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    (Original post by jontypickles)
    Alkenes are hydrated into alkanes, not hydrogenated some sort of flowchart would be useful, is this a resource anyone has?
    Alkenes can be hydrogenated into alkanes.
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    (Original post by jontypickles)
    Alkenes are hydrated into alkanes, not hydrogenated some sort of flowchart would be useful, is this a resource anyone has?
    Alkenes can be hydrated to make alcohols (with steam).
    Alkenes can be hydrogenated to make alkanes (with hydrogen).
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    Okay well that is something i didn't know tell me more? Sorry for correcting you, was trying to help
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    How do u know if a carbon structure is primary secondary or tertiary?

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    Is it an electrophilic addition reaction?
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    (Original post by jontypickles)
    Is it an electrophilic addition reaction?


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    No, it's just a addition reaction.
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    (Original post by Kadak)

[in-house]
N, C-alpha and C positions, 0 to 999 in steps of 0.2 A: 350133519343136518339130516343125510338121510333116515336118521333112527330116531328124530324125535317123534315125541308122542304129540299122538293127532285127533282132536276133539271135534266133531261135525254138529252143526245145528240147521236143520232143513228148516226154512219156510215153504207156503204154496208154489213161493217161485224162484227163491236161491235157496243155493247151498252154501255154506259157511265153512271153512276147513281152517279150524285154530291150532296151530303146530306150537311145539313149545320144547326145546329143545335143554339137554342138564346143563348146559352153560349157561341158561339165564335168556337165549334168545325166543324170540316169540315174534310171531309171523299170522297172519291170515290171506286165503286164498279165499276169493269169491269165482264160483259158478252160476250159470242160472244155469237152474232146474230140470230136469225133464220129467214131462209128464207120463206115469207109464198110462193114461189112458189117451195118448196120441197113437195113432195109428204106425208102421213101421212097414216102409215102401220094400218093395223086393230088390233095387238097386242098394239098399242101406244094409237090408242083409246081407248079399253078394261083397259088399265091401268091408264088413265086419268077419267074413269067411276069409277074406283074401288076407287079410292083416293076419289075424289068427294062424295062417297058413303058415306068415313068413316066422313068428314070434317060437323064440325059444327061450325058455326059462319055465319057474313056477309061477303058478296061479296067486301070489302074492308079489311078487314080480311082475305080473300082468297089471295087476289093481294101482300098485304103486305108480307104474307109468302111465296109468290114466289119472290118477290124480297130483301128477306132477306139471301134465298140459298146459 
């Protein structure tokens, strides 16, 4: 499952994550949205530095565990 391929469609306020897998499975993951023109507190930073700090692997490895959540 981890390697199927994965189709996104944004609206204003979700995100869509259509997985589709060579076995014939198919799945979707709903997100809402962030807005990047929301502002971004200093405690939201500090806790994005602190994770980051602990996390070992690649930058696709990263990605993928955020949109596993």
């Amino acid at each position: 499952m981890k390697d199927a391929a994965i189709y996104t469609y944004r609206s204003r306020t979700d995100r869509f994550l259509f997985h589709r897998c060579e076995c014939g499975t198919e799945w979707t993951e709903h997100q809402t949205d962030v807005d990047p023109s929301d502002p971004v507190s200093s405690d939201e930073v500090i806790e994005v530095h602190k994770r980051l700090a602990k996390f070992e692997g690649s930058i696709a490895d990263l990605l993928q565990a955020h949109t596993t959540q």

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    No, it's just an addition reaction.


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    (Original post by Gladiatorsword)
    How do u know if a carbon structure is primary secondary or tertiary?

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    look at whats around the carbocation

    general pattern: if carbocation is at the end of chain its primary.

    if theres two alkyl groups surrounding it s secondary.

    if theres three alkyl groups surrounding then its tertiary.
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    (Original post by ThatMadClown)
    look at whats around the carbocation

    general pattern: if carbocation is at the end of chain its primary.

    if theres two alkyl groups surrounding it s secondary.

    if theres three alkyl groups surrounding then its tertiary.
    How is 2-methylhexan-1-ol a primary alcohol? It has 2 alkyl groups? Doesn't make sense!
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    (Original post by rm_27)
    How is 2-methylhexan-1-ol a primary alcohol? It has 2 alkyl groups? Doesn't make sense!
    Its primary cos the C attached to OH is attached to 2 H atoms

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    (Original post by 2-ethylbut-1-ene)
    Its primary cos the C attached to OH is attached to 2 H atoms

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    What????? But that's not what you look at, it's the alkyl groups?
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    (Original post by rm_27)
    What????? But that's not what you look at, it's the alkyl groups?
    This way is easier

    Basically, if the carbon attached to the OH is attached to 2 hydrogen atoms, it is primary